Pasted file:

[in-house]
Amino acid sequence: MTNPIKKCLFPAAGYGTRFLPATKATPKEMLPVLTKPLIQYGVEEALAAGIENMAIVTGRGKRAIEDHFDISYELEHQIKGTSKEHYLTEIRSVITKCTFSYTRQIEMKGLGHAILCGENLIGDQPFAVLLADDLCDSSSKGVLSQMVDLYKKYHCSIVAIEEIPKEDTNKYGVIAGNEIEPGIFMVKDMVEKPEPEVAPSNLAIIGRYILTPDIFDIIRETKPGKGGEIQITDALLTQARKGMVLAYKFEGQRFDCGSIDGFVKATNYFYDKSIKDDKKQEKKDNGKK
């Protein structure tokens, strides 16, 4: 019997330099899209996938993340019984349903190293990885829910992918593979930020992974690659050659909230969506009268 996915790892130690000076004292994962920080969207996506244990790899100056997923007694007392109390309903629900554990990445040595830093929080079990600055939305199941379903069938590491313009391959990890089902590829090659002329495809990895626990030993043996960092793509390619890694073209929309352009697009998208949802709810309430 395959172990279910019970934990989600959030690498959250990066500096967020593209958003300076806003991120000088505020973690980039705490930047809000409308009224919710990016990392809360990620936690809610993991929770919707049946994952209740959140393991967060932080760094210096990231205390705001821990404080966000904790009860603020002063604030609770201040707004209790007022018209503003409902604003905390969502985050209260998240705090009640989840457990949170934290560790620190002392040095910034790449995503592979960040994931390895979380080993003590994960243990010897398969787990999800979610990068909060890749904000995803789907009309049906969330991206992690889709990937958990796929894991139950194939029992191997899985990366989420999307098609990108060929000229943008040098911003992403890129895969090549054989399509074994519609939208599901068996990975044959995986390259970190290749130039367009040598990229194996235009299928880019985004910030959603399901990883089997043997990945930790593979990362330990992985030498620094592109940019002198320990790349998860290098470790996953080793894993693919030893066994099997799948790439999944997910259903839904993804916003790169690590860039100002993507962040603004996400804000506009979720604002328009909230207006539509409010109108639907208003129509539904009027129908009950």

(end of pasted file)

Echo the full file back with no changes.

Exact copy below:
[in-house]
Amino acid sequence: MTNPIKKCLFPAAGYGTRFLPATKATPKEMLPVLTKPLIQYGVEEALAAGIENMAIVTGRGKRAIEDHFDISYELEHQIKGTSKEHYLTEIRSVITKCTFSYTRQIEMKGLGHAILCGENLIGDQPFAVLLADDLCDSSSKGVLSQMVDLYKKYHCSIVAIEEIPKEDTNKYGVIAGNEIEPGIFMVKDMVEKPEPEVAPSNLAIIGRYILTPDIFDIIRETKPGKGGEIQITDALLTQARKGMVLAYKFEGQRFDCGSIDGFVKATNYFYDKSIKDDKKQEKKDNGKK
């Protein structure tokens, strides 16, 4: 019997330099899209996938993340019984349903190293990885829910992918593979930020992974690659050659909230969506009268 996915790892130690000076004292994962920080969207996506244990790899100056997923007694007392109390309903629900554990990445040595830093929080079990600055939305199941379903069938590491313009391959990890089902590829090659002329495809990895626990030993043996960092793509390619890694073209929309352009697009998208949802709810309430 395959172990279910019970934990989600959030690498959250990066500096967020593209958003300076806003991120000088505020973690980039705490930047809000409308009224919710990016990392809360990620936690809610993991929770919707049946994952209740959140393991967060932080760094210096990231205390705001821990404080966000904790009860603020002063604030609770201040707004209790007022018209503003409902604003905390969502985050209260998240705090009640989840457990949170934290560790620190002392040095910034790449995503592979960040994931390895979380080993003590994960243990010897398969787990999800979610990068909060890749904000995803789907009309049906969330991206992690889709990937958990796929894991139950194939029992191997899985990366989420999307098609990108060929000229943008040098911003992403890129895969090549054989399509074994519609939208599901068996990975044959995986390259970190290749130039367009040598990229194996235009299928880019985004910030959603399901990883089997043997990945930790593979990362330990992985030498620094592109940019002198320990790349998860290098470790996953080793894993693919030893066994099997799948790439999944997910259903839904993804916003790169690590860039100002993507962040603004996400804000506009979720604002328009909230207006539509409010109108639907208003129509539904009027129908009950």